Cosmo always had its niche, being the magazine you had to sneakily read for the sex tips and avoid getting caught by your parents. Yet that Cosmo — silly, sex-obsessed Cosmo — was one of the big ASME winners last night, winning its first National Magazine Award in the personal service category for its piece, “Your Guide to Contraception.” How did that happen?
The answer, of course, is simple. Over the last year, American Cosmo has become secretly awesome — although you wouldn’t necessarily guess that was the case from the headlines. I can remember, distinctly, flipping through the January 2014 book on the newsstand. Lauren Conrad was on the cover, the headlines were a blur of sex tips and naughtiness. But inside there was an article by the excellent writer Ariel Schrag next to a lengthy piece about couples who’ve dealt with an abortion. There was a feature on lesbian lifestyles and culture, written in a tone that was very, very different from the Cosmo of the past, and it nearly felt like I was reading something smart and funny from Autostraddle. (Cosmo has always been a way hetero magazine, sort of like your drunken sorority sister, rooted in the idea of “pleasing your man.”) But the content shift didn’t happen overnight.
In Edith Zimmerman’s August 2012 New York Times Magazine article on Cosmo as a worldwide brand juggernaut, she points out the magazine’s trademark cover lines: “Its covers rarely fail to feature at least one bold, all-caps rendering of the word ‘sex.’ The August issue, for instance, offered ’52 Sex Tips’ and ‘When Your Vagina Acts Weird After Sex.’ A sampling of 2012 headlines includes ’50 Sex Tips,’ ’50 Kinky Sex Moves,’ ’99 Sex Questions’ and ‘His Best Sex Ever.'” Zimmerman argues that Cosmo has had a downmarket reputation among young American women in particular, citing the salacious sexy-sex headlines on the covers (often framing reality show B-listers) as a big part of that. The most interesting bit of Zimmerman’s piece was the assertion that Cosmo is maybe the only source of discussion around women’s issues in countries like Kazakhstan and Azerbaijan.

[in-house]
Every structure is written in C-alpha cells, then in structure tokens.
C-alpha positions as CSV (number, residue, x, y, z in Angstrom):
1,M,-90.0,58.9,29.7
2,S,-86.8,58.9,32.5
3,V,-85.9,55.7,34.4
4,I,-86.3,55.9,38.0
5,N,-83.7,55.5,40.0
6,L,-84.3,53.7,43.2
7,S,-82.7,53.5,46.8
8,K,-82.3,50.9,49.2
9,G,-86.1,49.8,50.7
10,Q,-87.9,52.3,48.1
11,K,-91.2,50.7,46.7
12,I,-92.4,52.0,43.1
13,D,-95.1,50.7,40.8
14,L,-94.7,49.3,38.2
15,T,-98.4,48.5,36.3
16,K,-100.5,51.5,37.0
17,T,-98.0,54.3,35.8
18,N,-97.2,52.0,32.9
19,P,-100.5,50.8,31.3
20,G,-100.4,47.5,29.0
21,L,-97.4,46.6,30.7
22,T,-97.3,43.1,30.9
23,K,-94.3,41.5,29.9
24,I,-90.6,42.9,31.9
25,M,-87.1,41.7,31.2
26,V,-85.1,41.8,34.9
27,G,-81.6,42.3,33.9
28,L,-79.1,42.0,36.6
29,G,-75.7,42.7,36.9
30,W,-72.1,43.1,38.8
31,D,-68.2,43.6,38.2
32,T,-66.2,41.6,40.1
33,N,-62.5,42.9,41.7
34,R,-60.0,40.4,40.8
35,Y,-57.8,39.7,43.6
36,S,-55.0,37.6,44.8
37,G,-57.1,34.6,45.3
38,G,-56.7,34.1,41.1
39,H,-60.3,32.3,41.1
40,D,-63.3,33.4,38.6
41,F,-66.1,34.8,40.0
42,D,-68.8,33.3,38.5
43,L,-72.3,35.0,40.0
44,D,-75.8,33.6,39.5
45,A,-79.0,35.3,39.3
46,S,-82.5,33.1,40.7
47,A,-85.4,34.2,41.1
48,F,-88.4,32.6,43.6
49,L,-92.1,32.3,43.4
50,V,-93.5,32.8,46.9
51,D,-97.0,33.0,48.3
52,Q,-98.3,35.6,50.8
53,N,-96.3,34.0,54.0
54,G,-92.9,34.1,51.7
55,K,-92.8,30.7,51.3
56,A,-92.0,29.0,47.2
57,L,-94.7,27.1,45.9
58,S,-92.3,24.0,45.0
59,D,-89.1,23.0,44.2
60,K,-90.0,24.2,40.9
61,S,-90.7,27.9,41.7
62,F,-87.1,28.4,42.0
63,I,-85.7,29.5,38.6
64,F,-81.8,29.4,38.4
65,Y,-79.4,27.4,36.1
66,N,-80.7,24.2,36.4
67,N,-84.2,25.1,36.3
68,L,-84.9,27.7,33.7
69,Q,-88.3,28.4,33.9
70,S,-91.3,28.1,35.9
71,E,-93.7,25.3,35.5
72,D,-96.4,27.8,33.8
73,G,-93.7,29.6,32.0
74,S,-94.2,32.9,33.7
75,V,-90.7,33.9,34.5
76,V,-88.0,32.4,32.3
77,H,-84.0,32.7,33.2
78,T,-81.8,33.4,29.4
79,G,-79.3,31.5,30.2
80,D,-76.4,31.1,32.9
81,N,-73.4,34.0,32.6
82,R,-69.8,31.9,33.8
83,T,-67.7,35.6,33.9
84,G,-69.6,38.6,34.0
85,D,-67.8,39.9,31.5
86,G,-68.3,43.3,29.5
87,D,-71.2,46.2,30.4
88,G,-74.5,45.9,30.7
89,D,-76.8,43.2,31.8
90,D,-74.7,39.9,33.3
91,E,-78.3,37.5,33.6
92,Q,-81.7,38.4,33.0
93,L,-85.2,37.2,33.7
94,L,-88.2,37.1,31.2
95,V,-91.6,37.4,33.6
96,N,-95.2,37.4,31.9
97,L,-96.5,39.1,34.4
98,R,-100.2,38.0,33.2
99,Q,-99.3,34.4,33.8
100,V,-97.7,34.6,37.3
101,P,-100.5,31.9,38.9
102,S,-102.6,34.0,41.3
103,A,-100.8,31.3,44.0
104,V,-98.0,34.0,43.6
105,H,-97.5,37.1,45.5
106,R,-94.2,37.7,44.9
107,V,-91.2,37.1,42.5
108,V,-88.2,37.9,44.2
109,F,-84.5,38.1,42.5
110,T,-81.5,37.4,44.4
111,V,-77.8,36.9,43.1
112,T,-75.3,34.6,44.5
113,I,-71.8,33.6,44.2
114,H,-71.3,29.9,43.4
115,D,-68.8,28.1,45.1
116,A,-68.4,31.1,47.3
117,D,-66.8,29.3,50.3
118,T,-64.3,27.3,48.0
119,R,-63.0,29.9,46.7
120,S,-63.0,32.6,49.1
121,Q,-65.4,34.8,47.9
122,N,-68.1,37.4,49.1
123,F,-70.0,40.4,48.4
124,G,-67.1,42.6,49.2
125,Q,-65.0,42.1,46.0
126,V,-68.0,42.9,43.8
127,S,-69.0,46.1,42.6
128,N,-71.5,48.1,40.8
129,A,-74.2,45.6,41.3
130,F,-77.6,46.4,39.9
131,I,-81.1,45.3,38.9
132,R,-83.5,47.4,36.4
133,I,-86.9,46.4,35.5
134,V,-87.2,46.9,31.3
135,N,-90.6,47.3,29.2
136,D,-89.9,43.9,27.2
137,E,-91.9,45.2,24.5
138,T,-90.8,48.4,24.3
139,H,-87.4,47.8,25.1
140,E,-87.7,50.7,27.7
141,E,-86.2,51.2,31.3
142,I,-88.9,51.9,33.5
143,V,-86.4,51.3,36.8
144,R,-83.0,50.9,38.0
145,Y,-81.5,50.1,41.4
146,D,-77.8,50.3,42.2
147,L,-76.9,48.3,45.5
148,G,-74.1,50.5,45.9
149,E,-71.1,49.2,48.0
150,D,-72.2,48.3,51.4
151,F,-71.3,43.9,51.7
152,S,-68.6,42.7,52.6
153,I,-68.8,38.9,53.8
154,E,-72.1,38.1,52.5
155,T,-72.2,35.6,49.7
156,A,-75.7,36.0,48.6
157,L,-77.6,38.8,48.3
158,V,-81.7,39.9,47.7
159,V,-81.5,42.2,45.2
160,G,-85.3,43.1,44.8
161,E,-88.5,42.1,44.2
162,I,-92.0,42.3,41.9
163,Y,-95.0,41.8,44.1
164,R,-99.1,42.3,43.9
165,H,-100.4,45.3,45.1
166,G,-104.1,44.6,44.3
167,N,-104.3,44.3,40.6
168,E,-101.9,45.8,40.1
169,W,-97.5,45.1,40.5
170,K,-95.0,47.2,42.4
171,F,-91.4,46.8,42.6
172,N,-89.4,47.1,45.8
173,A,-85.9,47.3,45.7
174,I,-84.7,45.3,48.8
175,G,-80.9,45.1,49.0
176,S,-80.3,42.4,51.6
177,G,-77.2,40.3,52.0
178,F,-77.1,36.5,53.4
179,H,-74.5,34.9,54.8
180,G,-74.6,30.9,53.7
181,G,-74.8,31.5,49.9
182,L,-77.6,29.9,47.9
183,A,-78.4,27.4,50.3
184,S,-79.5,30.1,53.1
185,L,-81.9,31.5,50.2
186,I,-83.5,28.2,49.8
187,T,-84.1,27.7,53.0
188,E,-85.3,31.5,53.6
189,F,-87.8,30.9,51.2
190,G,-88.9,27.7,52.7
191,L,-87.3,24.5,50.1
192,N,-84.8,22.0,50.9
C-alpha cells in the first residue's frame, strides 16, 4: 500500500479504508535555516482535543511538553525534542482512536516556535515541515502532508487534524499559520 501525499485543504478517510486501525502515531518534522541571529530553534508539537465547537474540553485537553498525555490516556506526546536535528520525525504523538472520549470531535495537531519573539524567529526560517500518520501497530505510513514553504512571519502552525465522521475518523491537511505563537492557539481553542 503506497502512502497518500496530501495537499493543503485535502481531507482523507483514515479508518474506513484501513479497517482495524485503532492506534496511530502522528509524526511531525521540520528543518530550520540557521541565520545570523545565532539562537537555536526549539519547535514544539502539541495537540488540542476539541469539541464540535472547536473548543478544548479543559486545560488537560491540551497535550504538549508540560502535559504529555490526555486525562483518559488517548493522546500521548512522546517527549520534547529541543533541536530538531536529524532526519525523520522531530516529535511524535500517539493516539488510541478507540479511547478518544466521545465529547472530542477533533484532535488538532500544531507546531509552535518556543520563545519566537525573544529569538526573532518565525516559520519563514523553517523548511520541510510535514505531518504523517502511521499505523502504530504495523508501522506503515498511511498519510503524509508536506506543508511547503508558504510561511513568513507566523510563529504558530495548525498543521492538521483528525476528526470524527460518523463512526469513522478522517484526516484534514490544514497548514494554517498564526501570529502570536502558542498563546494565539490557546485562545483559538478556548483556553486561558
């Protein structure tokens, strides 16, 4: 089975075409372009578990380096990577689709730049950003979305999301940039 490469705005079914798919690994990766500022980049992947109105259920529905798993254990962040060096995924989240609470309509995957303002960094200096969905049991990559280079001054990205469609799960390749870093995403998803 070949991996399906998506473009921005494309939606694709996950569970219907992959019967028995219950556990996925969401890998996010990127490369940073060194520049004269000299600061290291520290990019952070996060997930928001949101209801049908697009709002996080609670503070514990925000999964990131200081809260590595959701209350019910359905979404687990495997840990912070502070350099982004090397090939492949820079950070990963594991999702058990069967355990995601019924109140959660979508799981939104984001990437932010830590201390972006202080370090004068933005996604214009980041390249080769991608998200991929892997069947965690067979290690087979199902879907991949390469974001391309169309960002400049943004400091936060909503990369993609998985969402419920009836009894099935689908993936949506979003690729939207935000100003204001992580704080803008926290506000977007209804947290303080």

In September 2012, Joanna Coles took over as Cosmo‘s editor-in-chief. She had a challenge ahead of her: under its previous head, Katie White, Cosmo was a titan, one of the few successful magazines out there. And in just a year and a half, Coles has seemingly kept the magazine’s signature, sunny vibe, at least on the cover.
But inside, it’s a different story. The former EIC of Marie Claire, Coles has added a newsy, feminist vibe to the Cosmo world, and while it may not be trumpeted next to seven sex positions, it’s there. They’ve run excellent reported features on victims of cyberbullying and how some young women are fighting back, and another piece entitled, “I Survived a Campus Shooting.” The content is also there online, with editor Amy Odell (formerly of The Cut and BuzzFeed) making the website into a place that’s fast, funny, and current, the sort of site that actually gets linked to these days.
But perhaps the most cheering news is of Cosmo‘s recent hire, Jill Filipovic, the editor of Feministe and a columnist for The Guardian — as, explicitly, a reporter covering politics and “the impact of policy on women’s rights.” (She’s already filed a piece on abortion in Brazil.) The focus on political issues affecting women today has had an effect on Cosmo‘s numbers, at least online; according to a recent article on Filipovic’s hiring in Capital New York, those numbers have doubled from 13 million in August 2013 to 25 million in March 2014.
Maybe smart content is the new sex tip? Coles hasn’t even been at the helm of the Cosmo ship for two years, and the changes that she’s making are fascinating to see. Balancing smart stuff with Cosmo‘s heritage seems like a challenge, but it’s there in the magazine. The rest of the media just needs to be talking about it more.